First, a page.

be borne in mind that it is the Public Prosecutor, as we have already Writ Appeal No. 20 of 2010
Page No. 112
discussed above, who is the appropriate authority to seek
direction/permission for „further investigation‟. In the present case,
therefore, what the learned Additional Public Prosecutor had noticed, if
true, required or called for „further investigation‟. Since the State had not
come in revision or by way of any application, under Article 227 of the
Constitution, to the High Court and the present appellant also had not
challenged that part of the impugned order, whereby the learned trial
Court had declined to accept the request of the Additional Public
Prosecutor to direct the police to conduct „further investigation‟, it was
open to the High Court to exercise, suo motu, its revisional jurisdiction
under the Code or its supervisory jurisdiction under Article 227 as against
that part of the order, whereby the learned trial Court had declined to
direct ‘further investigation‟ on the learned additional Public Prosecutor’s
application by holding that the power to conduct further investigation
belongs to the police, whereas the application, seeking direction for
further investigation had been made by the Additional Public Prosecutor
and not the police.
219. Since the learned Single Judge has opted not to exercise, suo motu
the High Court’s revisional jurisdiction under the Code or its supervisory
jurisdiction, under Article 227, as against that part of the impugned order,
passed by the learned trial Court, whereby the learned trial Court had
declined the learned Additional Public Prosecutor’s prayer for directing
the police to conduct further investigation in order to overcome
manipulation of the investigation by the earlier investigating officer, this
Court would not, and cannot, now, pass any order in exercise of its either
revisional jurisdiction under the Code or its supervisory jurisdiction under
Article 227 as if this Court is, now, sitting as an appellate or revisional Court Writ Appeal No. 20 of 2010
Page No. 113
over the refusal to exercise jurisdiction, under Article 227, by the learned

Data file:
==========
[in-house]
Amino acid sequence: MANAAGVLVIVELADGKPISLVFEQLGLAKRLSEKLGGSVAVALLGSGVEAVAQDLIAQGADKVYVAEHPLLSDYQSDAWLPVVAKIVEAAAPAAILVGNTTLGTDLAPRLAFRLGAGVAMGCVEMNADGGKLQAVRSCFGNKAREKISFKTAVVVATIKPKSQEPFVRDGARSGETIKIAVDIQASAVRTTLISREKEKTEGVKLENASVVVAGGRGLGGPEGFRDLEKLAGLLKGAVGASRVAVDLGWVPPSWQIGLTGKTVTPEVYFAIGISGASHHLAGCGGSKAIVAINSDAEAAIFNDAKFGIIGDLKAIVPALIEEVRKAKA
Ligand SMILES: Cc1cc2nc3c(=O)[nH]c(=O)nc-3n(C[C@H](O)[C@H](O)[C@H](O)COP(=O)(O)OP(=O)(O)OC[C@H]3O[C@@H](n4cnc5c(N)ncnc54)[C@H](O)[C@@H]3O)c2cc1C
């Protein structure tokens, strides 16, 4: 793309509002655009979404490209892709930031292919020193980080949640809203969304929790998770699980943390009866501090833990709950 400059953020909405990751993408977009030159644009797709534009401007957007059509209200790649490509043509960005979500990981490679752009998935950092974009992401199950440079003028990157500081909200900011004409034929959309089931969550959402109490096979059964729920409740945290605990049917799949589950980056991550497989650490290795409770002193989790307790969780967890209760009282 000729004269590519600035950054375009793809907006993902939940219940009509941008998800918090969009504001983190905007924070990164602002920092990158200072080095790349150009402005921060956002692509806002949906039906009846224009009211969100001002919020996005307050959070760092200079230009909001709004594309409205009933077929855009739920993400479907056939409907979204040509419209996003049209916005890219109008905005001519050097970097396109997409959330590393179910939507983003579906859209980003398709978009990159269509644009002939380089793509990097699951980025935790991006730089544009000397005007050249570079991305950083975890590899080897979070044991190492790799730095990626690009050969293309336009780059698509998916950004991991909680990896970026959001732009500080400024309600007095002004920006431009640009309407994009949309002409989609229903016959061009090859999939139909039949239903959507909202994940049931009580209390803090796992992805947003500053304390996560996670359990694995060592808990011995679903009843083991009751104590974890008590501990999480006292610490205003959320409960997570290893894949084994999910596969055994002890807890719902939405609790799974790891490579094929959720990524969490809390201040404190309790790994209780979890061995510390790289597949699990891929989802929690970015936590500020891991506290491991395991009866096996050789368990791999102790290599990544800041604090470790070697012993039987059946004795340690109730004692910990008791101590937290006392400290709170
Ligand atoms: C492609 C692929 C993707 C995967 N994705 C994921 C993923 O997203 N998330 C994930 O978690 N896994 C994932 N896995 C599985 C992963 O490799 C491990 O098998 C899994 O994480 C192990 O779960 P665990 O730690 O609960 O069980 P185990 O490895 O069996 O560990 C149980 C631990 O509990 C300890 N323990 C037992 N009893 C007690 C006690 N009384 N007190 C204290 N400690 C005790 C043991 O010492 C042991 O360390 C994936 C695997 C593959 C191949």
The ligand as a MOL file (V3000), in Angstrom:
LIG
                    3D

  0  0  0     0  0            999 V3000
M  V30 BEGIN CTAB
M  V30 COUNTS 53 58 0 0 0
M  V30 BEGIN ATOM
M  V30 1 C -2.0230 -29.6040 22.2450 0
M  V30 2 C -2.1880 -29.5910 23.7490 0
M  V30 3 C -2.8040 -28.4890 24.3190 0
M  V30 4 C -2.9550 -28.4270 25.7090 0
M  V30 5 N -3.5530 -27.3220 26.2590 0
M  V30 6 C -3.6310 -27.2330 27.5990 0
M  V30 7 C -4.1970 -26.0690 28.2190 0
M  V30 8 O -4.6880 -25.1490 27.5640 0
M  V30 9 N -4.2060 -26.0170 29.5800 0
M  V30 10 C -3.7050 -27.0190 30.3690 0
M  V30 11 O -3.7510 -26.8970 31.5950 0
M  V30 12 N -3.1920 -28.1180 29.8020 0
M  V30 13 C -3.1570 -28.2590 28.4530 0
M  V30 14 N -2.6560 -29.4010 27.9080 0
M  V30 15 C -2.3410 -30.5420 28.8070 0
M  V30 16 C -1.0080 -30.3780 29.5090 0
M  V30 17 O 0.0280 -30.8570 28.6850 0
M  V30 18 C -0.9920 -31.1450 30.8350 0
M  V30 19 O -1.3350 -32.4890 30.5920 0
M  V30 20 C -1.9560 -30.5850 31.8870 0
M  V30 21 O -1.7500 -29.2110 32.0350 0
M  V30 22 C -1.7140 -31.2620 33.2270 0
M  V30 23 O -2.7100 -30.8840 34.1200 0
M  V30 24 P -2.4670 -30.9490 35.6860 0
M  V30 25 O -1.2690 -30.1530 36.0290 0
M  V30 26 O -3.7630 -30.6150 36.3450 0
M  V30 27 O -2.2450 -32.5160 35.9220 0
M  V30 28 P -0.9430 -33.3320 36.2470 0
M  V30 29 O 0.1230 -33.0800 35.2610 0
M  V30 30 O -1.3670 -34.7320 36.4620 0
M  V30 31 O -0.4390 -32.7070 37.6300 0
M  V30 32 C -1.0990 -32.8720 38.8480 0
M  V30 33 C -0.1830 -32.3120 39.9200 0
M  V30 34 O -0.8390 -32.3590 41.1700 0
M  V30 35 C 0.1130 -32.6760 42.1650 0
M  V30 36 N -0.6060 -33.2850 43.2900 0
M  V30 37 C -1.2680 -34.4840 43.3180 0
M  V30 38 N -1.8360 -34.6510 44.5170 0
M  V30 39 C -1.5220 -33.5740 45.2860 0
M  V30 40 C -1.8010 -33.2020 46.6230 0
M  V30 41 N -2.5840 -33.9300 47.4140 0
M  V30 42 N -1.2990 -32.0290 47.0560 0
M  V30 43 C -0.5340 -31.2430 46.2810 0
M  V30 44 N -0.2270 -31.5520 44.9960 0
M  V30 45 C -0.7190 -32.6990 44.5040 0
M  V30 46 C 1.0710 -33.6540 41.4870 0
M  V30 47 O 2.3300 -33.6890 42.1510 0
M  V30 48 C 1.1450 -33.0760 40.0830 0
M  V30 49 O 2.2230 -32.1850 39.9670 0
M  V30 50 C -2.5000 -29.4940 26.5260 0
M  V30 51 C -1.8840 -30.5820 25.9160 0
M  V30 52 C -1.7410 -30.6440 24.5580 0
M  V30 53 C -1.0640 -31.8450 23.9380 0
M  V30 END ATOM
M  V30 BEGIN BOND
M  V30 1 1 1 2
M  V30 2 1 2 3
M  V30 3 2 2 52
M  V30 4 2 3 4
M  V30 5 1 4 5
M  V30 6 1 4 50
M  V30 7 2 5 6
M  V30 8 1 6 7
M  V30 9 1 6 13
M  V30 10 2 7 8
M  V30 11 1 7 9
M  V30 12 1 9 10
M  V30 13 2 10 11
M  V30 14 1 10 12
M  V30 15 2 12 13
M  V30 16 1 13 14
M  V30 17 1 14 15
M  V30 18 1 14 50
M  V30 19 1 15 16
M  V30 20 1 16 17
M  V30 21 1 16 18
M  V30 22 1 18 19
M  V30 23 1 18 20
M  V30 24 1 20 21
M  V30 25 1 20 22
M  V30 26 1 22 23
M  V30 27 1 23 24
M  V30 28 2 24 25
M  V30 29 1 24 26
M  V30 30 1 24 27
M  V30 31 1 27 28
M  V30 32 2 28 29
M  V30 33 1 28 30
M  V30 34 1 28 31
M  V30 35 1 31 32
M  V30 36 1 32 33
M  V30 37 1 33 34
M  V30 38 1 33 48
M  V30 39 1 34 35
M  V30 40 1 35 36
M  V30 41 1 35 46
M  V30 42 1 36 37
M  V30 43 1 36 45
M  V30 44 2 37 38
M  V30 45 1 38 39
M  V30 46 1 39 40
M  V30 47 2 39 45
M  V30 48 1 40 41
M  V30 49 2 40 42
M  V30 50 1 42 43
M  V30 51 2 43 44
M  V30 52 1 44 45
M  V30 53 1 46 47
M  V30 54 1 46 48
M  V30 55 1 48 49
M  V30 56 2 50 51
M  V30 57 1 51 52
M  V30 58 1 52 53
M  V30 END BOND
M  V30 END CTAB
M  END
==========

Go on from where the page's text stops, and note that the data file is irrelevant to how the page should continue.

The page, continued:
Single Judge.
220. What logically follows from the above discussion is that, though
styled as an application under Article 226 and 227 of the Constitution, the
writ application, which has, eventually, given rise to this writ appeal, was,
in the facts and attending circumstances of the present case, an
application under Article 226 and not 227. Since the learned Single Judge
has not exercised the power under Article 226, this Court is, now, required
to determine if the learned Single Judge, in exercise of extra-ordinary
jurisdiction under Article 226, ought to have directed „further
investigation‟.
221. While considering the above aspect of the case, one has to bear in
mind that a fair investigation is concomitant of a fair trial. Without fair
investigation, there can be no fair trial. It is, therefore, necessary for this
Court to determine if the application, which the writ appellant had made
in the learned Trial Court, deserved a direction for „further investigation‟ or
re-investigation and, similarly, this Court is also required to determine
whether the application, which the Additional Public Prosecutor, had
made was an application, which ought to have been allowed by the
Court. Ordinarily, when a power can be exercised under Article 227, the
court would not take resort to Article 226, because Article 226 would,
generally, be invoked, when there is no other alternative efficacious
remedy. On this principle, where a remedy can be provided under Article
227, the question of taking resort to Article 226 does not legitimately arise.
222. In the fact situation of the present case, it is clear that as far as the
learned Additional Public Prosecutor was concerned, his application